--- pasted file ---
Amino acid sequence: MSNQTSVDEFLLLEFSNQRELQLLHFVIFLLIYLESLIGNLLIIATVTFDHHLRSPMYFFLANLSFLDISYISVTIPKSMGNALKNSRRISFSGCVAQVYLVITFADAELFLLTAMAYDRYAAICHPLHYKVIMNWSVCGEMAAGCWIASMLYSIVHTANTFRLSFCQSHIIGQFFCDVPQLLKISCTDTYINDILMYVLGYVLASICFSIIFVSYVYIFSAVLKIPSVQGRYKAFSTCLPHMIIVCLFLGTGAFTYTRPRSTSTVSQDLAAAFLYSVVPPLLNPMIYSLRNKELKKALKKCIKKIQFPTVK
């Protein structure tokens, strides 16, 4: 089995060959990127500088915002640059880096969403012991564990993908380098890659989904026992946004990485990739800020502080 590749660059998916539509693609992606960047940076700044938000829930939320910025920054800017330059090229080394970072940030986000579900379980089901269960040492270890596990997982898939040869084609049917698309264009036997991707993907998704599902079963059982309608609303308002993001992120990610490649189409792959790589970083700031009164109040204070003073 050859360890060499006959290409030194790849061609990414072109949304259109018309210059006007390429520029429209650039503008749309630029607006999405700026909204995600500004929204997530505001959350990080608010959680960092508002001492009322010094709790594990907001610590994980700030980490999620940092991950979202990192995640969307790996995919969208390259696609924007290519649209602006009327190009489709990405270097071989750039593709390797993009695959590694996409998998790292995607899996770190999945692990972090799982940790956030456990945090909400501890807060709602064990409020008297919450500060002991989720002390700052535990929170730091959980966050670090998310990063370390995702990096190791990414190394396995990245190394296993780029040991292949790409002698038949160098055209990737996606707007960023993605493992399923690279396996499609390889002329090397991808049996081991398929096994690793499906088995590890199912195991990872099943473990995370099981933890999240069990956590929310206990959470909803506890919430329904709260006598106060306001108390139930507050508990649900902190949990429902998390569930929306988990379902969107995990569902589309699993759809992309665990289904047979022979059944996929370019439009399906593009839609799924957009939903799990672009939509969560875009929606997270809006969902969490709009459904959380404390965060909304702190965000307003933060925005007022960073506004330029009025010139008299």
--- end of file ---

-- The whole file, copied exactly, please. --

Amino acid sequence: MSNQTSVDEFLLLEFSNQRELQLLHFVIFLLIYLESLIGNLLIIATVTFDHHLRSPMYFFLANLSFLDISYISVTIPKSMGNALKNSRRISFSGCVAQVYLVITFADAELFLLTAMAYDRYAAICHPLHYKVIMNWSVCGEMAAGCWIASMLYSIVHTANTFRLSFCQSHIIGQFFCDVPQLLKISCTDTYINDILMYVLGYVLASICFSIIFVSYVYIFSAVLKIPSVQGRYKAFSTCLPHMIIVCLFLGTGAFTYTRPRSTSTVSQDLAAAFLYSVVPPLLNPMIYSLRNKELKKALKKCIKKIQFPTVK
């Protein structure tokens, strides 16, 4: 089995060959990127500088915002640059880096969403012991564990993908380098890659989904026992946004990485990739800020502080 590749660059998916539509693609992606960047940076700044938000829930939320910025920054800017330059090229080394970072940030986000579900379980089901269960040492270890596990997982898939040869084609049917698309264009036997991707993907998704599902079963059982309608609303308002993001992120990610490649189409792959790589970083700031009164109040204070003073 050859360890060499006959290409030194790849061609990414072109949304259109018309210059006007390429520029429209650039503008749309630029607006999405700026909204995600500004929204997530505001959350990080608010959680960092508002001492009322010094709790594990907001610590994980700030980490999620940092991950979202990192995640969307790996995919969208390259696609924007290519649209602006009327190009489709990405270097071989750039593709390797993009695959590694996409998998790292995607899996770190999945692990972090799982940790956030456990945090909400501890807060709602064990409020008297919450500060002991989720002390700052535990929170730091959980966050670090998310990063370390995702990096190791990414190394396995990245190394296993780029040991292949790409002698038949160098055209990737996606707007960023993605493992399923690279396996499609390889002329090397991808049996081991398929096994690793499906088995590890199912195991990872099943473990995370099981933890999240069990956590929310206990959470909803506890919430329904709260006598106060306001108390139930507050508990649900902190949990429902998390569930929306988990379902969107995990569902589309699993759809992309665990289904047979022979059944996929370019439009399906593009839609799924957009939903799990672009939509969560875009929606997270809006969902969490709009459904959380404390965060909304702190965000307003933060925005007022960073506004330029009025010139008299």